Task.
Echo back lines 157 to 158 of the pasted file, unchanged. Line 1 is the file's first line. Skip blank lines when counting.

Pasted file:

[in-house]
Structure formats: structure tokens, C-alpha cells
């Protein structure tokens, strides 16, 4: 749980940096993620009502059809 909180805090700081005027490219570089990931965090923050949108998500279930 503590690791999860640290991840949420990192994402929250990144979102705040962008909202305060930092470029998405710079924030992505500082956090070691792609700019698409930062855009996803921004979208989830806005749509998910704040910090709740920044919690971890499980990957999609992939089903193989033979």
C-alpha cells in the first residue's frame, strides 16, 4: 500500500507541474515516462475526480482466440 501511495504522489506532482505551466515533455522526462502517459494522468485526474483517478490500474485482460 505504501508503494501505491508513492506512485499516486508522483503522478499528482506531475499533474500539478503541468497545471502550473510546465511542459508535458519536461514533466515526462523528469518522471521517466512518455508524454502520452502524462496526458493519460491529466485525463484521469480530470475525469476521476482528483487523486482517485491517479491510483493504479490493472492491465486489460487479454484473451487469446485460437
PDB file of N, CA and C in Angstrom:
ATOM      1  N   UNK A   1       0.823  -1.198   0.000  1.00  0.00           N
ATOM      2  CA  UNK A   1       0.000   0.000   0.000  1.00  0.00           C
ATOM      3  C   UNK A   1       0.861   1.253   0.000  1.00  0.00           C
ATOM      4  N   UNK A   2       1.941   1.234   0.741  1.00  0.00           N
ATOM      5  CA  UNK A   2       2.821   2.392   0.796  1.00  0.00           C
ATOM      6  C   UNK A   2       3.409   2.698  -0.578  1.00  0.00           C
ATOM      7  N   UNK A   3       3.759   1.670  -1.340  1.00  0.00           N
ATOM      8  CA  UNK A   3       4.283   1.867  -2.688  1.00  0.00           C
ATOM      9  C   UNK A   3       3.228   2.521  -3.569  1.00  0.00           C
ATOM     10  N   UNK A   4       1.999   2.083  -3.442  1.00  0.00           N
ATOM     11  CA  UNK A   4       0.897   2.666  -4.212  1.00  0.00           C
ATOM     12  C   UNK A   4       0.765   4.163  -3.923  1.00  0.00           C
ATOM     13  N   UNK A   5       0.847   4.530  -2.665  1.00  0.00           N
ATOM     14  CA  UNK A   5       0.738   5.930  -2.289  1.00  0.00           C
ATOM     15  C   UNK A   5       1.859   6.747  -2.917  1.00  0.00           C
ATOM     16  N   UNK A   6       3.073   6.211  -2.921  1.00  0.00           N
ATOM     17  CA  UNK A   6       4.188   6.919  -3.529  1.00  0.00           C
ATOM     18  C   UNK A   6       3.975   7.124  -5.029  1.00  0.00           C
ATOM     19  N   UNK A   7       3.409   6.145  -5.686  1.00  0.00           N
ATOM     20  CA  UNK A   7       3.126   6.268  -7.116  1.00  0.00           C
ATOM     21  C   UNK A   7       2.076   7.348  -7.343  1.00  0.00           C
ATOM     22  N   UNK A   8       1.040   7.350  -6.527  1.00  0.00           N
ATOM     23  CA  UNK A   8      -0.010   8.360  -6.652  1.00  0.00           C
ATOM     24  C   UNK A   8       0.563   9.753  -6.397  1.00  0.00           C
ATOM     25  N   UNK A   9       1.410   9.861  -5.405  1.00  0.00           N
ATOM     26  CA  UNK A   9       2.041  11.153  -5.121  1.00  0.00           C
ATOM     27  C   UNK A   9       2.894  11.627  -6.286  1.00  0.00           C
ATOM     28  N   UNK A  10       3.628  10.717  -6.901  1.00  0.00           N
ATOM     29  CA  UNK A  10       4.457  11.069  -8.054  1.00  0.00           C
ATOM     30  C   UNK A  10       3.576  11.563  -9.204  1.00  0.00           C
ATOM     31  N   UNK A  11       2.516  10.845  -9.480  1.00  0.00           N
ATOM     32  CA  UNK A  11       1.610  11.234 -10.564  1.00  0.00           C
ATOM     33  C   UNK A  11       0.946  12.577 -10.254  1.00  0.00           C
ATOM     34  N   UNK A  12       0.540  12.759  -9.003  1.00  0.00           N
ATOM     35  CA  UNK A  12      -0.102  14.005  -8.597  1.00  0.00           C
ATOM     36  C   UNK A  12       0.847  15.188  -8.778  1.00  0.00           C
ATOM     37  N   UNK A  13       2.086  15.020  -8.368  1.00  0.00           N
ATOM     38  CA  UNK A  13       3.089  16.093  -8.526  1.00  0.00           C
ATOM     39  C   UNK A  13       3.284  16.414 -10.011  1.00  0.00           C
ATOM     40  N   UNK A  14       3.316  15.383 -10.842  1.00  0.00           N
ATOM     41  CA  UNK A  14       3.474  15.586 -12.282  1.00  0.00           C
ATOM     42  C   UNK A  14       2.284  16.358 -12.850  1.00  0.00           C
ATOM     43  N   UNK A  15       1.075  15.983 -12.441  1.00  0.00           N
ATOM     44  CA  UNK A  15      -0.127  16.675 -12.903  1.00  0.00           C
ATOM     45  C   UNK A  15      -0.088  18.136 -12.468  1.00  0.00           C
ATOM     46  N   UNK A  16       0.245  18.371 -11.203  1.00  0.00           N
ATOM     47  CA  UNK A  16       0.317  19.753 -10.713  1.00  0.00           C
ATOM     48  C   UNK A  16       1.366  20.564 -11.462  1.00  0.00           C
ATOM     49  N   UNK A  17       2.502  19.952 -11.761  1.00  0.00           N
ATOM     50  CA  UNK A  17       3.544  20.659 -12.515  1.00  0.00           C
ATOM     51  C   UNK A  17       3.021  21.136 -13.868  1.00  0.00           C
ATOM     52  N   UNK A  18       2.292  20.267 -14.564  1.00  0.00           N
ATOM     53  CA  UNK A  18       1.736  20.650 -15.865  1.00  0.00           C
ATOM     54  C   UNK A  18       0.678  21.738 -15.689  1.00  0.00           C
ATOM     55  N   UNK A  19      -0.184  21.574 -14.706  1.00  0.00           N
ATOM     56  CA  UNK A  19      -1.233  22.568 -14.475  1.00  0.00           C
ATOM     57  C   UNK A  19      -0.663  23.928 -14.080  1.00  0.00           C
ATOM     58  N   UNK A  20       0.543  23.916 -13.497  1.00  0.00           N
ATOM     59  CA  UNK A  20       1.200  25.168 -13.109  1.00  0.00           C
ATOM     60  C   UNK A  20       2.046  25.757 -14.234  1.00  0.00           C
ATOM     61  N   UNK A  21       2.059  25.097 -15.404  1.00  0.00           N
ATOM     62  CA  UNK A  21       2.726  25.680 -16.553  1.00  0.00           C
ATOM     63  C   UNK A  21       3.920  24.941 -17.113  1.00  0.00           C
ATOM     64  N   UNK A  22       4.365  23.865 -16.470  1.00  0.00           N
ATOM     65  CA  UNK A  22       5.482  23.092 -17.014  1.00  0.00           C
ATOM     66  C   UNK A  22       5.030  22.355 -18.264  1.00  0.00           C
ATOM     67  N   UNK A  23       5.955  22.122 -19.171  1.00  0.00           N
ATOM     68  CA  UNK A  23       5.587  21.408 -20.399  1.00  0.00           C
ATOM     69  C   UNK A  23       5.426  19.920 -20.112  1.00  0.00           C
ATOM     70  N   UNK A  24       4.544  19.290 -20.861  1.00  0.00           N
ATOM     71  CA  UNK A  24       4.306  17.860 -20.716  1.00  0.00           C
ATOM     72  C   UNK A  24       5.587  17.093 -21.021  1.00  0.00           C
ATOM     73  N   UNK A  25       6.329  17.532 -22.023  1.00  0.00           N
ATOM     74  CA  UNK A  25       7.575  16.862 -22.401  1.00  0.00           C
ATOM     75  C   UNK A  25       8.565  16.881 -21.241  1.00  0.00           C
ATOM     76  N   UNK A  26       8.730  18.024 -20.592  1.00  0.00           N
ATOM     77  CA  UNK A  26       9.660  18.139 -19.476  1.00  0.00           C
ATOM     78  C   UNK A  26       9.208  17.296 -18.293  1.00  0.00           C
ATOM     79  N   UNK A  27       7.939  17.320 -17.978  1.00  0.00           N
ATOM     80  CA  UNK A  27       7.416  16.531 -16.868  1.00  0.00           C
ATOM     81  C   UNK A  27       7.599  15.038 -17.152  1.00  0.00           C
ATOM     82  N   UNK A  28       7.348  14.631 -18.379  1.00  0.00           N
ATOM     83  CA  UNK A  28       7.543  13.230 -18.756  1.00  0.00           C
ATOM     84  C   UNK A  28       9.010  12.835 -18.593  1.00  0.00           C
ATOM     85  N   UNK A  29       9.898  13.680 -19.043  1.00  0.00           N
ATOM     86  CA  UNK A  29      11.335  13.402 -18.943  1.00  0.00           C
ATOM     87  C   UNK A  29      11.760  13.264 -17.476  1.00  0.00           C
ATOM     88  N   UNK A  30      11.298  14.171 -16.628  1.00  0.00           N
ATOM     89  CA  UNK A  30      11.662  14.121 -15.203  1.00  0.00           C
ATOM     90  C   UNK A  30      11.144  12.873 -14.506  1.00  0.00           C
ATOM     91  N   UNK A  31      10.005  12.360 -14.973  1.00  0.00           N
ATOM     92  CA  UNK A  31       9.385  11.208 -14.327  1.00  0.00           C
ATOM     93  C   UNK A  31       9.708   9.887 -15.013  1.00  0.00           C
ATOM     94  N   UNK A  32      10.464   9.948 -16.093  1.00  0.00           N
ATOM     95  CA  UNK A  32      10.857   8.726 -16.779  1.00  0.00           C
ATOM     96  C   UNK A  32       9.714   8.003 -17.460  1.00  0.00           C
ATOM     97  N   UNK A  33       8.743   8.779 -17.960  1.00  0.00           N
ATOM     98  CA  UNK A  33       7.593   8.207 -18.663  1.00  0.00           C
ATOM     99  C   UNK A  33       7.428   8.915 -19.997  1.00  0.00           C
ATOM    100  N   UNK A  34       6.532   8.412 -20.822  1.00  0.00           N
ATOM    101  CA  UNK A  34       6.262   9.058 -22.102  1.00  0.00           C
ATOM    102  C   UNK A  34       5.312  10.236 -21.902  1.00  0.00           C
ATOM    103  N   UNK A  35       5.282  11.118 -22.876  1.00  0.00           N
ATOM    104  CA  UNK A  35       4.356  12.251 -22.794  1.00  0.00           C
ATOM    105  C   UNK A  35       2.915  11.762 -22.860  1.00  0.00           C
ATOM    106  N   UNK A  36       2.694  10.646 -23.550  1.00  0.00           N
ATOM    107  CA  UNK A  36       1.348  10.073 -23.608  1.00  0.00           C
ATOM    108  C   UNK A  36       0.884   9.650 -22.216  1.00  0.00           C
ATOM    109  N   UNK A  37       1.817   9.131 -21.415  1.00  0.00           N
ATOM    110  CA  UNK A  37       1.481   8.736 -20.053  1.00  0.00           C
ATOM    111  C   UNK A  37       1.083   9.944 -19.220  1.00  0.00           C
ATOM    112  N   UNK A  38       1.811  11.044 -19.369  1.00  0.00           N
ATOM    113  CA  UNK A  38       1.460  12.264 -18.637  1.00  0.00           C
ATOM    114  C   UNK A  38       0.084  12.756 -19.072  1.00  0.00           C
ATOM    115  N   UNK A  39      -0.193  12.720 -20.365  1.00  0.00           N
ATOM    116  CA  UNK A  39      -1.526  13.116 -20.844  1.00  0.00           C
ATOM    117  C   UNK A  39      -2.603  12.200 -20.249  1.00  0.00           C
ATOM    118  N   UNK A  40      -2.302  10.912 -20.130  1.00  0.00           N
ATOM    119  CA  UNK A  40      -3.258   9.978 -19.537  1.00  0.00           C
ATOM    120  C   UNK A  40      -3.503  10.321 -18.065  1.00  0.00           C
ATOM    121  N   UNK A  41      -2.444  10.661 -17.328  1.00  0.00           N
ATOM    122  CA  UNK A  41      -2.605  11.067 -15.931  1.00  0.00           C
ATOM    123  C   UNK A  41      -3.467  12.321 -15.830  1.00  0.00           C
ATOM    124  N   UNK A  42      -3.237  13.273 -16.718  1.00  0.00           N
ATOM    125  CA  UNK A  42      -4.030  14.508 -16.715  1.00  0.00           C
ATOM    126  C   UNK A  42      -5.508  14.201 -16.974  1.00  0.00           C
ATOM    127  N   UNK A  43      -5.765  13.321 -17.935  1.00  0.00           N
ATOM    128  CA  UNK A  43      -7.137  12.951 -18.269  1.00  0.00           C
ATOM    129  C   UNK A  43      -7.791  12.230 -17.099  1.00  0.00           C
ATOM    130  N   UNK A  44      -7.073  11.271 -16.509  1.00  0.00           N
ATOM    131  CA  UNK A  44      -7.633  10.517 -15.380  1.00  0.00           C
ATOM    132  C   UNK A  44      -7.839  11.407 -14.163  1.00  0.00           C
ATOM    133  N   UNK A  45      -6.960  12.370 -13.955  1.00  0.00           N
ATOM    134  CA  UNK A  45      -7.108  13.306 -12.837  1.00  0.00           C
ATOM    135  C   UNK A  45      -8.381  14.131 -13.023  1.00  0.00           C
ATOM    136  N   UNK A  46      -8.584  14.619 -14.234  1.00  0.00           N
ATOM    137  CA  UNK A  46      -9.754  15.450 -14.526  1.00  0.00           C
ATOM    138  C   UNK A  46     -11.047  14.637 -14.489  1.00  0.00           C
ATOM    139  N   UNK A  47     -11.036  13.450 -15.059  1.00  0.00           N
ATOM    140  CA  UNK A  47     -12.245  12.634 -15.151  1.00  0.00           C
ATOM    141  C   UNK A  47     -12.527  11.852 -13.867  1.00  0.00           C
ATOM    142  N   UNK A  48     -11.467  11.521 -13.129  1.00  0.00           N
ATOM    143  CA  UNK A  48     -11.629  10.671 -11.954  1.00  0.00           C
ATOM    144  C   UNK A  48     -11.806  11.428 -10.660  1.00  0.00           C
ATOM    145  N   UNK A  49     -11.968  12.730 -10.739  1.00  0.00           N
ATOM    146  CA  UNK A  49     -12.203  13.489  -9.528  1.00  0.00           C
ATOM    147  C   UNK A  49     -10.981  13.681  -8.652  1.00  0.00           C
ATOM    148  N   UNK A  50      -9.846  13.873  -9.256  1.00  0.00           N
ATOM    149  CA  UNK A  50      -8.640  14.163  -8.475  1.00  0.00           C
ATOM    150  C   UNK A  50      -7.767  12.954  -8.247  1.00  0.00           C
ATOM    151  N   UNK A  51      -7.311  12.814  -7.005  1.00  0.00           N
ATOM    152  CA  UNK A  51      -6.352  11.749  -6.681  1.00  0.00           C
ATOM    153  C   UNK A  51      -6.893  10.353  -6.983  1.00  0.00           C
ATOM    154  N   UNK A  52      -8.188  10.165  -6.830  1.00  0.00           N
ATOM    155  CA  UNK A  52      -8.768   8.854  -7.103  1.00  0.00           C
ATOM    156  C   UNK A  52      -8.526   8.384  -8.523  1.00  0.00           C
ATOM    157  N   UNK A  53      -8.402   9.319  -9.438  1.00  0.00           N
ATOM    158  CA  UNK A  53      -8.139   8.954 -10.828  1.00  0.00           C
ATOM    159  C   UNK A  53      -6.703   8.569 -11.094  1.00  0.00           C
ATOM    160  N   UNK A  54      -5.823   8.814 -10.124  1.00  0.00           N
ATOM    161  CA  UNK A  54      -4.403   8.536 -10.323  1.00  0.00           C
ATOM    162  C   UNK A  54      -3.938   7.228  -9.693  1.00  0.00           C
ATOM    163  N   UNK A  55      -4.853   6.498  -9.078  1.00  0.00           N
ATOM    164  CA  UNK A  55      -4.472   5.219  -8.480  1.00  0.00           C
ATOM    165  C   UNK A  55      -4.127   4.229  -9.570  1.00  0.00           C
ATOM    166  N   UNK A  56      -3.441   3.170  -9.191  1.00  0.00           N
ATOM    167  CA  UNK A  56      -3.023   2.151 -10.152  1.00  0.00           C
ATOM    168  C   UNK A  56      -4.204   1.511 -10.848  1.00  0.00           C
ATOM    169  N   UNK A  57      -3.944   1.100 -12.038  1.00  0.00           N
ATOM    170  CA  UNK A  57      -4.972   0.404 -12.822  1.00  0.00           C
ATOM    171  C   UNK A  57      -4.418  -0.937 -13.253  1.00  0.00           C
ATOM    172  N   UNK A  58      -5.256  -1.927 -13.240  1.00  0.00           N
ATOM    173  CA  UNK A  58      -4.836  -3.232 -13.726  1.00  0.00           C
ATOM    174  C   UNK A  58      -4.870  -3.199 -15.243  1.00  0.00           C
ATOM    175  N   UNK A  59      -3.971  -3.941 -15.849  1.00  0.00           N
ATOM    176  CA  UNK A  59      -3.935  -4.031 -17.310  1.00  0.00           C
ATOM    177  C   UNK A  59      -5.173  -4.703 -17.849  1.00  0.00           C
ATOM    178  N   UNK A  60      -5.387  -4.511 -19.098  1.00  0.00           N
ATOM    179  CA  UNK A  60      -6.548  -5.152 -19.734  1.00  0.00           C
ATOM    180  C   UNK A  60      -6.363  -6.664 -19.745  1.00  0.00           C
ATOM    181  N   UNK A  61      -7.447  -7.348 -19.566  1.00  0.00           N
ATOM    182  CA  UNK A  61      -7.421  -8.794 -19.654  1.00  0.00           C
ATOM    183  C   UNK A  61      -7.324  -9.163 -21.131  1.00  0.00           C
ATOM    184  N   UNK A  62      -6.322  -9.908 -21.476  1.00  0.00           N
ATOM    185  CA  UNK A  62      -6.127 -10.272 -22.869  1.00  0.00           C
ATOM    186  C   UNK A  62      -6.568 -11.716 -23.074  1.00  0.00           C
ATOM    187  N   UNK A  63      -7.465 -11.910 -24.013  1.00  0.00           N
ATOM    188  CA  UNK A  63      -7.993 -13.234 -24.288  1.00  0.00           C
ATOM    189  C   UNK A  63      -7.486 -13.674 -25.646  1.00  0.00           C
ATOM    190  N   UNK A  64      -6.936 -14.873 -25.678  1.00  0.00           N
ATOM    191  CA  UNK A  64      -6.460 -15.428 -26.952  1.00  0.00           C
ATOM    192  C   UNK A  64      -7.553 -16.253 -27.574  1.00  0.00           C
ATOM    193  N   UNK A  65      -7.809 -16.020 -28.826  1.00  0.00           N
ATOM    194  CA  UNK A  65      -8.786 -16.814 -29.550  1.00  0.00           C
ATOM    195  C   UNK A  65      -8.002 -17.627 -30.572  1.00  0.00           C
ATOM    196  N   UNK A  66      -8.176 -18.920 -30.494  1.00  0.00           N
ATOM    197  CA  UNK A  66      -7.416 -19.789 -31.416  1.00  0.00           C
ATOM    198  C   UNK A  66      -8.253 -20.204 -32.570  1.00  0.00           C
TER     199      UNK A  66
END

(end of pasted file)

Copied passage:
ATOM    152  CA  UNK A  51      -6.352  11.749  -6.681  1.00  0.00           C
ATOM    153  C   UNK A  51      -6.893  10.353  -6.983  1.00  0.00           C